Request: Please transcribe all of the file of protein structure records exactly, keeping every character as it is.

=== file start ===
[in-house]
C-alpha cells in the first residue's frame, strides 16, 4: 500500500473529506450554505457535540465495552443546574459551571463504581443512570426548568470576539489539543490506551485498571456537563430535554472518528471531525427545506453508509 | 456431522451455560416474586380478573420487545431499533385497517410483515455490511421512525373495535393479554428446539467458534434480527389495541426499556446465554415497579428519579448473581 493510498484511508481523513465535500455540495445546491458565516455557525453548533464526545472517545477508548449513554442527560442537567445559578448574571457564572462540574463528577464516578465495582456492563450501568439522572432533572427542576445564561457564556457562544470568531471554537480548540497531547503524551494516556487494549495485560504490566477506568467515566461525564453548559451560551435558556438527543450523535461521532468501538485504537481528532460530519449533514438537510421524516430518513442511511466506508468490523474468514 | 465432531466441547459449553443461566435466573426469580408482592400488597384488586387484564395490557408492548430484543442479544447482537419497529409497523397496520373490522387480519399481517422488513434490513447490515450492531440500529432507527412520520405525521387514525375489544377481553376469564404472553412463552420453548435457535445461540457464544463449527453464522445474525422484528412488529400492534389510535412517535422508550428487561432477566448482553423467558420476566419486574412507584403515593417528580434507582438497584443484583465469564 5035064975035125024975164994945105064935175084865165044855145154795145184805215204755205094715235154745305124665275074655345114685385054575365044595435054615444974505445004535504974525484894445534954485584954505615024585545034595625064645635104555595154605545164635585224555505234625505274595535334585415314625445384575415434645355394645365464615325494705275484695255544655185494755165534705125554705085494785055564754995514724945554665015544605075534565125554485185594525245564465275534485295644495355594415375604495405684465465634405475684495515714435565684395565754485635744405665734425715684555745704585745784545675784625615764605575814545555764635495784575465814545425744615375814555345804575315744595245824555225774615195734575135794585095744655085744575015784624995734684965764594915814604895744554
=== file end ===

[in-house]
C-alpha cells in the first residue's frame, strides 16, 4: 500500500473529506450554505457535540465495552443546574459551571463504581443512570426548568470576539489539543490506551485498571456537563430535554472518528471531525427545506453508509 | 456431522451455560416474586380478573420487545431499533385497517410483515455490511421512525373495535393479554428446539467458534434480527389495541426499556446465554415497579428519579448473581 493510498484511508481523513465535500455540495445546491458565516455557525453548533464526545472517545477508548449513554442527560442537567445559578448574571457564572462540574463528577464516578465495582456492563450501568439522572432533572427542576445564561457564556457562544470568531471554537480548540497531547503524551494516556487494549495485560504490566477506568467515566461525564453548559451560551435558556438527543450523535461521532468501538485504537481528532460530519449533514438537510421524516430518513442511511466506508468490523474468514 | 465432531466441547459449553443461566435466573426469580408482592400488597384488586387484564395490557408492548430484543442479544447482537419497529409497523397496520373490522387480519399481517422488513434490513447490515450492531440500529432507527412520520405525521387514525375489544377481553376469564404472553412463552420453548435457535445461540457464544463449527453464522445474525422484528412488529400492534389510535412517535422508550428487561432477566448482553423467558420476566419486574412507584403515593417528580434507582438497584443484583465469564 5035064975035125024975164994945105064935175084865165044855145154795145184805215204755205094715235154745305124665275074655345114685385054575365044595435054615444974505445004535504974525484894445534954485584954505615024585545034595625064645635104555595154605545164635585224555505234625505274595535334585415314625445384575415434645355394645365464615325494705275484695255544655185494755165534705125554705085494785055564754995514724945554665015544605075534565125554485185594525245564465275534485295644495355594415375604495405684465465634405475684495515714435565684395565754485635744405665734425715684555745704585745784545675784625615764605575814545555764635495784575465814545425744615375814555345804575315744595245824555225774615195734575135794585095744655085744575015784624995734684965764594915814604895744554